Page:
Typical. When it comes to food stamps, people fall into biased sampling. If they see someone on food stamps buying fresh vegetables and rice, they don’t notice. But if they see them buying frozen dinners, it sticks like glue. Not that poor people shouldn’t be allowed to slum it if they want. But it’s this kind of thing that has caused there to be more and more limits on food stamps — at least hear in California. And then, conservatives who think they must micromanage the poor, just let them go to feed themselves with too few resources.

                  1. Elizabeth

                    It is disgusting but par for the course with their creeping strategy to remake the US in their weird image of what it should be.

                    Somehow the idea that a person always knows best what they can spend their money on is not applicable to food stamp recipients. Because the poor must automatically be stupid despite ample evidence to the contrary.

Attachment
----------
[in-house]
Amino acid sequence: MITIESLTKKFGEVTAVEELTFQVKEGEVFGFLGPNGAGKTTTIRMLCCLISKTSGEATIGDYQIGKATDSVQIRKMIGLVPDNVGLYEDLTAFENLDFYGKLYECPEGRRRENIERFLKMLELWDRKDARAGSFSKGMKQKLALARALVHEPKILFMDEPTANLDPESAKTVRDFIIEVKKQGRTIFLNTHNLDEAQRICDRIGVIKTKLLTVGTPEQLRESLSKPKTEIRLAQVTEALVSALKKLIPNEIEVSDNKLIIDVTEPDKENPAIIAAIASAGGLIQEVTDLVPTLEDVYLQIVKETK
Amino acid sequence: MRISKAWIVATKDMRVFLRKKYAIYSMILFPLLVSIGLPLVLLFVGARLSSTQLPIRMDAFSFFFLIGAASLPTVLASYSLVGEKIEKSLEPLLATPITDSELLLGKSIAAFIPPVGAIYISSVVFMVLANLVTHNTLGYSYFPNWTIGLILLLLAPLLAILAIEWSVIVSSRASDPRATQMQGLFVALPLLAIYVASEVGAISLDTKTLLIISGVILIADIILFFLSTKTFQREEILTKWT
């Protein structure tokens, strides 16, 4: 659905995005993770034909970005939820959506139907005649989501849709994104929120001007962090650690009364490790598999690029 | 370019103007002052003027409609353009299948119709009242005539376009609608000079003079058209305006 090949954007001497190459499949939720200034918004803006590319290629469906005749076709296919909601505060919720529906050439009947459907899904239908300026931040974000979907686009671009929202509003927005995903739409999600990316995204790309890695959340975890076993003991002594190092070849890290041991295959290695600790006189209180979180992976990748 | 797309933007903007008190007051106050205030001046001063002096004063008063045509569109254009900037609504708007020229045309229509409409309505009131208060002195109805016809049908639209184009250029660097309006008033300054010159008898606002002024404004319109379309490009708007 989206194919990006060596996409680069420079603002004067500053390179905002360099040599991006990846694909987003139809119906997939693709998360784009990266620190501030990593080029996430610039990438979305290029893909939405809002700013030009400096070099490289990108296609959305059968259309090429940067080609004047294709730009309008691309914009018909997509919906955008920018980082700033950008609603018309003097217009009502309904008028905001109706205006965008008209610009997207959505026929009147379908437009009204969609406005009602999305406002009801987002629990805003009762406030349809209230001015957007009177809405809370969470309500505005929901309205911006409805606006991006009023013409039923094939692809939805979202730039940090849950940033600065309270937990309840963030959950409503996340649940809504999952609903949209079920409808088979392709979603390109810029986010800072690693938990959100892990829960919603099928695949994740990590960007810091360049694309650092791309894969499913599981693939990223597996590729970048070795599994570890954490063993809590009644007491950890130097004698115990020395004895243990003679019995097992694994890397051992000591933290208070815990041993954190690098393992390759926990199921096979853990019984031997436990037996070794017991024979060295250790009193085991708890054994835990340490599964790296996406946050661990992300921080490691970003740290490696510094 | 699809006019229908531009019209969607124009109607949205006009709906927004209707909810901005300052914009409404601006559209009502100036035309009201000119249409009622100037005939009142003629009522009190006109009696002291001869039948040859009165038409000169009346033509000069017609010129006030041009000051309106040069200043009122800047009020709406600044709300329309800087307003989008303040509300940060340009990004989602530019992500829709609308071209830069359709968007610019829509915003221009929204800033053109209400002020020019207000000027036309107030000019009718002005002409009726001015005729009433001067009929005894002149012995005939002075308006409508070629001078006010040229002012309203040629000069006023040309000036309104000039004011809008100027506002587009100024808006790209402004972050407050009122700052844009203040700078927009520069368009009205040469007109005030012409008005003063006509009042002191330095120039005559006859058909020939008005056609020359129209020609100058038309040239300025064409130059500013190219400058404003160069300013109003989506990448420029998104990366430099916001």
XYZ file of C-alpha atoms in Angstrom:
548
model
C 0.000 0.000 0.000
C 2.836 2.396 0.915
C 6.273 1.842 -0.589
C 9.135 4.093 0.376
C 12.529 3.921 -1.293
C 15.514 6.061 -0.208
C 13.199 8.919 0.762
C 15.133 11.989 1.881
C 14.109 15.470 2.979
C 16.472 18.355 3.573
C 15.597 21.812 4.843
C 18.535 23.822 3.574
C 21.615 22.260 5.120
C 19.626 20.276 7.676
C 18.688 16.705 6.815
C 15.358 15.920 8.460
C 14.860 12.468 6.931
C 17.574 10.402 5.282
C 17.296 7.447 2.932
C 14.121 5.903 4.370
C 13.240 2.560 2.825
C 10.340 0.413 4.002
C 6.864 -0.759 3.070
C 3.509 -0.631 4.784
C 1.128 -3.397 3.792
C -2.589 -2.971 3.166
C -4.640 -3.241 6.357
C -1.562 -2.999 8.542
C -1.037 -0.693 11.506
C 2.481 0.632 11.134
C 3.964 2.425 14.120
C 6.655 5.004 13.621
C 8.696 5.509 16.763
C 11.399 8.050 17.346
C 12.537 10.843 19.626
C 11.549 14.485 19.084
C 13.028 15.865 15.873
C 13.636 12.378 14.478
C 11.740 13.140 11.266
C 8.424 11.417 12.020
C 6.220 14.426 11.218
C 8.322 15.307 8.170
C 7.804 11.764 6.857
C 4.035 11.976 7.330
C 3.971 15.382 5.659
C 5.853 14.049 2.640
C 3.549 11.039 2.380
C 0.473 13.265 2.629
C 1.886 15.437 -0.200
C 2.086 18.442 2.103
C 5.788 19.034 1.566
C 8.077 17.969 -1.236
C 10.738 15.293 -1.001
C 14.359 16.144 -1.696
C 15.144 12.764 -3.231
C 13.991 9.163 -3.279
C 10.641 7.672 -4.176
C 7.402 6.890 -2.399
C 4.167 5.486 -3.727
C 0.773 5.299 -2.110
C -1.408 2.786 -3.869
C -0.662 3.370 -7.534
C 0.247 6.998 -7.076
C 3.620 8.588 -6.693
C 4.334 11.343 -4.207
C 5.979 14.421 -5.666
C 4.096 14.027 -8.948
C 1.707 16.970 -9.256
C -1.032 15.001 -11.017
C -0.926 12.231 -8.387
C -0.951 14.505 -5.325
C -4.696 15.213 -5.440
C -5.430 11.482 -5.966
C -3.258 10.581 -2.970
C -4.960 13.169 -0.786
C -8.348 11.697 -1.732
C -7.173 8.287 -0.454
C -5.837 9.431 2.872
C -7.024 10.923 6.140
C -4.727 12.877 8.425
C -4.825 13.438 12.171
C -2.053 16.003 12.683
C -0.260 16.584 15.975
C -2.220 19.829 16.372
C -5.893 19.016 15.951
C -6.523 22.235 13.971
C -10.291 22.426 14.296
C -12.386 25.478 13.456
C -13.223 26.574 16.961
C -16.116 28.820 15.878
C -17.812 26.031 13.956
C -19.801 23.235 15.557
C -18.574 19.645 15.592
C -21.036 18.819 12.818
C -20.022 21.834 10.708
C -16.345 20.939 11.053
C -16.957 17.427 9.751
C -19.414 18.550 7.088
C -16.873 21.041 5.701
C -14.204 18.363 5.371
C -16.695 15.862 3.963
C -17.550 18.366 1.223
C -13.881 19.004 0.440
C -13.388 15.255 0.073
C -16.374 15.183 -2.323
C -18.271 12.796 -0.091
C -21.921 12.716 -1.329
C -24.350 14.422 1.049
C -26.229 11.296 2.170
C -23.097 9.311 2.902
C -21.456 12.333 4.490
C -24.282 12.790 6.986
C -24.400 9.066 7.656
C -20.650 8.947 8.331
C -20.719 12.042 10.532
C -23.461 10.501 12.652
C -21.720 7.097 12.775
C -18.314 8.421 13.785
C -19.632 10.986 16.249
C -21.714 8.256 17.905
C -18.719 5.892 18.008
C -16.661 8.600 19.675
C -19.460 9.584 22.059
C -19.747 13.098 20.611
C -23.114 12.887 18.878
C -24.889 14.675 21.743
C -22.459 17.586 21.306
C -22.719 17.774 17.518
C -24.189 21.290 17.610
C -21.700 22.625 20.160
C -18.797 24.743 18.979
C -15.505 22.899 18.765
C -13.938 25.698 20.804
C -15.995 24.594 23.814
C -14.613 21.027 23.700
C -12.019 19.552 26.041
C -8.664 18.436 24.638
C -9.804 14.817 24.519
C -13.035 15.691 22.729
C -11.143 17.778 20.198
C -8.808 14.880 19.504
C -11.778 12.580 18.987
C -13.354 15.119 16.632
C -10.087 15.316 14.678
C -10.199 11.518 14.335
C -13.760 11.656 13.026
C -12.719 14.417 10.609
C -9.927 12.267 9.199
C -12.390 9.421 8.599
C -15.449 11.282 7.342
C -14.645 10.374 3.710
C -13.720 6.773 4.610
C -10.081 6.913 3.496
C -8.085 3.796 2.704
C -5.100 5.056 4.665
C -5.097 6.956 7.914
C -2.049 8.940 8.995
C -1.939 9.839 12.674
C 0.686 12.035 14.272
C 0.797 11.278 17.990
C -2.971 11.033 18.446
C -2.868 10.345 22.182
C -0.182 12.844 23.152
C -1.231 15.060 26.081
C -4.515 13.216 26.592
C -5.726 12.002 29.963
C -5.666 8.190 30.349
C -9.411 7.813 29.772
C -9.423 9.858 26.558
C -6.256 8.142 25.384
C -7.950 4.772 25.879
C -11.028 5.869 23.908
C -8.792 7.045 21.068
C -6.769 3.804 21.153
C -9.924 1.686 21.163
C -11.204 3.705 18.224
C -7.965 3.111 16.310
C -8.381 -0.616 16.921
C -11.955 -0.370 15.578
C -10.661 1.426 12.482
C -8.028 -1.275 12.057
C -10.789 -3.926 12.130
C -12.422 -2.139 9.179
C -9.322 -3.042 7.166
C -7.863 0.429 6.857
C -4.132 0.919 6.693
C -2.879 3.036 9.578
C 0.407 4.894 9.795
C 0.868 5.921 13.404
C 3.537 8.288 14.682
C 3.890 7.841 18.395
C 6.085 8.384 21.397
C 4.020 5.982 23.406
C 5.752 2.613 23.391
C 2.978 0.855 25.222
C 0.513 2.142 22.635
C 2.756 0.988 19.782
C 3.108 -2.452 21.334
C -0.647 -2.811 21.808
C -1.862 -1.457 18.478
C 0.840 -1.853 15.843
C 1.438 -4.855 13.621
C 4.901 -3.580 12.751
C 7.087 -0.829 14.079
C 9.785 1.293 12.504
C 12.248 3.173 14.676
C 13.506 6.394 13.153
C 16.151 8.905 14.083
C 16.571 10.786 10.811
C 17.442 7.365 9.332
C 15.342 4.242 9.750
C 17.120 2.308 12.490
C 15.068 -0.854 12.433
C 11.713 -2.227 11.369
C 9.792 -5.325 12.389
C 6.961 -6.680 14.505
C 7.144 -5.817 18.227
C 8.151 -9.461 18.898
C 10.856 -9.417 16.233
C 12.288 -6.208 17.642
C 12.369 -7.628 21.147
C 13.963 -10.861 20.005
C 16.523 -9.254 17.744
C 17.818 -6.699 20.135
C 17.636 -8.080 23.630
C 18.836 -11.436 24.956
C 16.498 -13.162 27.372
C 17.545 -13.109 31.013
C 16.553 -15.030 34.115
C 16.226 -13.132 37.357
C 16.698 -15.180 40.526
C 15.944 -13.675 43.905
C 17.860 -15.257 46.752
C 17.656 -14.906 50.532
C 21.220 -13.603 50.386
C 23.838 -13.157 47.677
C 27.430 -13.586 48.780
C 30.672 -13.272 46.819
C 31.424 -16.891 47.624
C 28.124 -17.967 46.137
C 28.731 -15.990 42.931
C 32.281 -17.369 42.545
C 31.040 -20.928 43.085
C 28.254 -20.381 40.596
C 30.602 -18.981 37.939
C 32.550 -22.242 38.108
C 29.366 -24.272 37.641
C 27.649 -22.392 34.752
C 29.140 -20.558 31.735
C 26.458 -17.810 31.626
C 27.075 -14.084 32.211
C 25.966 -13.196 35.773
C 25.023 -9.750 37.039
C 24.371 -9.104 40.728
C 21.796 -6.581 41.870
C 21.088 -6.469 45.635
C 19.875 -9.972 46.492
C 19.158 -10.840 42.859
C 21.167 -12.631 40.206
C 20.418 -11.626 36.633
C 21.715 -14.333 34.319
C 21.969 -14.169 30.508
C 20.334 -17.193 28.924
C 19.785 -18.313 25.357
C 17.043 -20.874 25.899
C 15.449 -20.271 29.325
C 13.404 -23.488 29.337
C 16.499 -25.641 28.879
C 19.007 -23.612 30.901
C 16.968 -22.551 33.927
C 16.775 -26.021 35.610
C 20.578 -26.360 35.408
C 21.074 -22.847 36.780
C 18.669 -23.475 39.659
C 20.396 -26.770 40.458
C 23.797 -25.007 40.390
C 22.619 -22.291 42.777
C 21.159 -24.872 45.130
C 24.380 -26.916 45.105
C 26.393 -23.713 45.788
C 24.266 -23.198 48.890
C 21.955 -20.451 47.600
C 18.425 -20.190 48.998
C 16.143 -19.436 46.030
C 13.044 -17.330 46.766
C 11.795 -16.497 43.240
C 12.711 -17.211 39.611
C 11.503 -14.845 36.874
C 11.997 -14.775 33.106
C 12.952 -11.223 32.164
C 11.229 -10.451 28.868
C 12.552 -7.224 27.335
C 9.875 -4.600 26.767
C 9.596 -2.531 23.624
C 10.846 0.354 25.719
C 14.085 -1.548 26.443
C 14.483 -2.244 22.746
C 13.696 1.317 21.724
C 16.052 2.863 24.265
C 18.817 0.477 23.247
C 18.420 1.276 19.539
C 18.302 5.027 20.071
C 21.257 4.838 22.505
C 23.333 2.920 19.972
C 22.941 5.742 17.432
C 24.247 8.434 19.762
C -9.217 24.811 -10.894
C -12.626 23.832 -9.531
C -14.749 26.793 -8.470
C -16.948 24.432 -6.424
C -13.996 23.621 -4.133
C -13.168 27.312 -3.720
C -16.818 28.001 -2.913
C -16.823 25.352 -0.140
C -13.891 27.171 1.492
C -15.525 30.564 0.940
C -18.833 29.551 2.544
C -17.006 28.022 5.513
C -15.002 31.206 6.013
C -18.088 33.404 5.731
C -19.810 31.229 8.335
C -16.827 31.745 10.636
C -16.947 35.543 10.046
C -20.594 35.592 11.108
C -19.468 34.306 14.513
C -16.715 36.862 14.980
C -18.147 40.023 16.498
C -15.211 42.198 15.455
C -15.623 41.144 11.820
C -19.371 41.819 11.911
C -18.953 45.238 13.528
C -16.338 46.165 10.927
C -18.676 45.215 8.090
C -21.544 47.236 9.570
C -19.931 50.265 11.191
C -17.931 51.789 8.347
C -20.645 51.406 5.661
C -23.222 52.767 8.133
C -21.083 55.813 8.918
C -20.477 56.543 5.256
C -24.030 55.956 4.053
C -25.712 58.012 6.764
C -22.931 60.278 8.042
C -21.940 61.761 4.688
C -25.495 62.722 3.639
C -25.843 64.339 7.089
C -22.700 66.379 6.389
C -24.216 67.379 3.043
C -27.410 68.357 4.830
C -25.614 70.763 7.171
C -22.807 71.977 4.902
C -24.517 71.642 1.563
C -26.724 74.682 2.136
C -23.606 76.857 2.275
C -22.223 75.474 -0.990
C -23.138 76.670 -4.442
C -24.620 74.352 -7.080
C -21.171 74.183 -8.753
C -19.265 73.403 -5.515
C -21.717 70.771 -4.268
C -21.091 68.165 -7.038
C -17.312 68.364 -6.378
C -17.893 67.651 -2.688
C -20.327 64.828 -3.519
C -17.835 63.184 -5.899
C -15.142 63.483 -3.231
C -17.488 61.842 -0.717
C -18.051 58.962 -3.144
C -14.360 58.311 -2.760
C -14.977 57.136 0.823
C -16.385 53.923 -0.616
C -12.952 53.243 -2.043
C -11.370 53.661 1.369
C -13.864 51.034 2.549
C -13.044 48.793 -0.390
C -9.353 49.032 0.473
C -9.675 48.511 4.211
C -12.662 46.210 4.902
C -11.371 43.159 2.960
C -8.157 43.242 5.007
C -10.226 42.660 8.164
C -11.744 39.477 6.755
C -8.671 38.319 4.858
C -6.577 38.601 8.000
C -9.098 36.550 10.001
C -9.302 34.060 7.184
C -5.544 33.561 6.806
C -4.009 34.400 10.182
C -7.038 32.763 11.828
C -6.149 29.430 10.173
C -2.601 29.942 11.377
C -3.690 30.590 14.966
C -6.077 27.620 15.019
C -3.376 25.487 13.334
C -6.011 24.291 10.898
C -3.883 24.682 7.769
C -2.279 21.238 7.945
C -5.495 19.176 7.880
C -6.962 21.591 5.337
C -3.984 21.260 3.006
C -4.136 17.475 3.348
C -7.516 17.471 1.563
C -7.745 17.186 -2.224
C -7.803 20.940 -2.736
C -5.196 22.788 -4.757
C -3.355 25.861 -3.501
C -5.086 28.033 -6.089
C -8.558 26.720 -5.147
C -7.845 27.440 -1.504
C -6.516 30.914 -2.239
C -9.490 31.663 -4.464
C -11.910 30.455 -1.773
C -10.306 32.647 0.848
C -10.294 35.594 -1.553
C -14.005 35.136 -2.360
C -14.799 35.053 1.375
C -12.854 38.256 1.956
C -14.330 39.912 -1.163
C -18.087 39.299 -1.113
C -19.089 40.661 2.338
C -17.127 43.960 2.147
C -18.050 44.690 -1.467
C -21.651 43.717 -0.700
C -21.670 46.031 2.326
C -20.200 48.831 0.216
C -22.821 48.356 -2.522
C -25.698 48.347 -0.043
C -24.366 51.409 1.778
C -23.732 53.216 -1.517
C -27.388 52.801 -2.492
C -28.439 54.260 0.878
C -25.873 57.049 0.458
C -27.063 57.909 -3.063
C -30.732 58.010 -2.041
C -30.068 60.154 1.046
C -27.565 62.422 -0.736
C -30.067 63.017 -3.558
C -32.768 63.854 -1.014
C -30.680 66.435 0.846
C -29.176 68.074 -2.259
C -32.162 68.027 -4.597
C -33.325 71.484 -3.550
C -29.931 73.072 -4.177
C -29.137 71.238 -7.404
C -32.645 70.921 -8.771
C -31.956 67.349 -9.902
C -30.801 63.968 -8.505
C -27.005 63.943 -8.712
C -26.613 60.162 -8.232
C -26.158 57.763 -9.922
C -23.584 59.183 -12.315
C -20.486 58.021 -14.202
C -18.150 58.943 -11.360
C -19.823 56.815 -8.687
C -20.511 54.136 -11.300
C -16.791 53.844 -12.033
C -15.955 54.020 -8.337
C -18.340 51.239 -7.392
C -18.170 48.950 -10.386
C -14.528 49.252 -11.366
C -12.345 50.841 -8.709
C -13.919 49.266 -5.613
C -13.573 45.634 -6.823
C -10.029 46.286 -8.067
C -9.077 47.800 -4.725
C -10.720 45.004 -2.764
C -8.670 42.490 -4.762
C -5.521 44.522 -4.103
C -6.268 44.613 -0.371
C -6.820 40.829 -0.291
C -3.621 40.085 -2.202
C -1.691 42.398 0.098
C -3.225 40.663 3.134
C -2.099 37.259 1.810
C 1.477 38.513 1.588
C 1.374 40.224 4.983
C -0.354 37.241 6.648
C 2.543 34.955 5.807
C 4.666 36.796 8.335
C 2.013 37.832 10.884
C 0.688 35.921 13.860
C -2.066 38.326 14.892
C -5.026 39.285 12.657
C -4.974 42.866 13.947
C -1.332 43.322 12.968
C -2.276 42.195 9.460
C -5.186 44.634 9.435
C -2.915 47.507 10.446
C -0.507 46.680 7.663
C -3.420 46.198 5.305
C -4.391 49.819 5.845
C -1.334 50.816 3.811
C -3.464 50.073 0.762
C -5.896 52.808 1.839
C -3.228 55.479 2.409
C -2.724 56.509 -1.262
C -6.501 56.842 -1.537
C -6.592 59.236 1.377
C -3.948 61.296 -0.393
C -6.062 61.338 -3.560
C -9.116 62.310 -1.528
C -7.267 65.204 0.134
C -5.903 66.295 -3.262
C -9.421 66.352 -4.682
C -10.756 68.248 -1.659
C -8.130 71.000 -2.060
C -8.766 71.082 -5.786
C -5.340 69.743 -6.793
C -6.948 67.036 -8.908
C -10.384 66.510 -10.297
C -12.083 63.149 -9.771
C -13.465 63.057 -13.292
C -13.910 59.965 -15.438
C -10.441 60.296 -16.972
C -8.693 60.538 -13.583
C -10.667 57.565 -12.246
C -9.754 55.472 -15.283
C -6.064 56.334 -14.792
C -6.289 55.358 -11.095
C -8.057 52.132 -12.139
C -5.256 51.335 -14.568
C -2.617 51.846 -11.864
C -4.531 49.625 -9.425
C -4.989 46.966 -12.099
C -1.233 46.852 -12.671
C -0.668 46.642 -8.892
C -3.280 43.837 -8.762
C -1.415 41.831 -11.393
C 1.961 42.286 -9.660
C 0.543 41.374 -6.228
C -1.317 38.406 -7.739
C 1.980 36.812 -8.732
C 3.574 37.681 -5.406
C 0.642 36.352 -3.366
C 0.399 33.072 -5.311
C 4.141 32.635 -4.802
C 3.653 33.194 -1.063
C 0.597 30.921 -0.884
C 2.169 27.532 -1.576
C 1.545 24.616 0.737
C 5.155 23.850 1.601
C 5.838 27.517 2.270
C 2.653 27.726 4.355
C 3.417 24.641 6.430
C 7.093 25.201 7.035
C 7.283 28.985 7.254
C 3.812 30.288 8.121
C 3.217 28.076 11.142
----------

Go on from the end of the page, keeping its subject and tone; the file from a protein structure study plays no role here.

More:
1. Frank Moraes

                      I think if people (not just the rich) got clear on what they think of the poor, they’d be deeply ashamed. In general, they don’t believe what is obviously true: the poor care as much for their children as anyone else. But most people think the poor are out selling their food stamps to buy drugs. In fact, I just heard Bill O’Reilly saying that very thing.

                    2. Elizabeth

                      Living as close to the edge as I have, I do know that the recipients sometimes sell their stamps. Not for drugs though. To pay rent, for ladies necessary products and other things that are needed by the poor but are not covered by TANF or SSI, or whatever work they can get (and pay they can pry out of the hands of the employers.)

                      But the conservatives always have that one friend of a friend who totally saw this woman jump into a 2015 Escalade or whatever the overpriced SUV that the rich buy these days right after buying lobster and a birthday cake.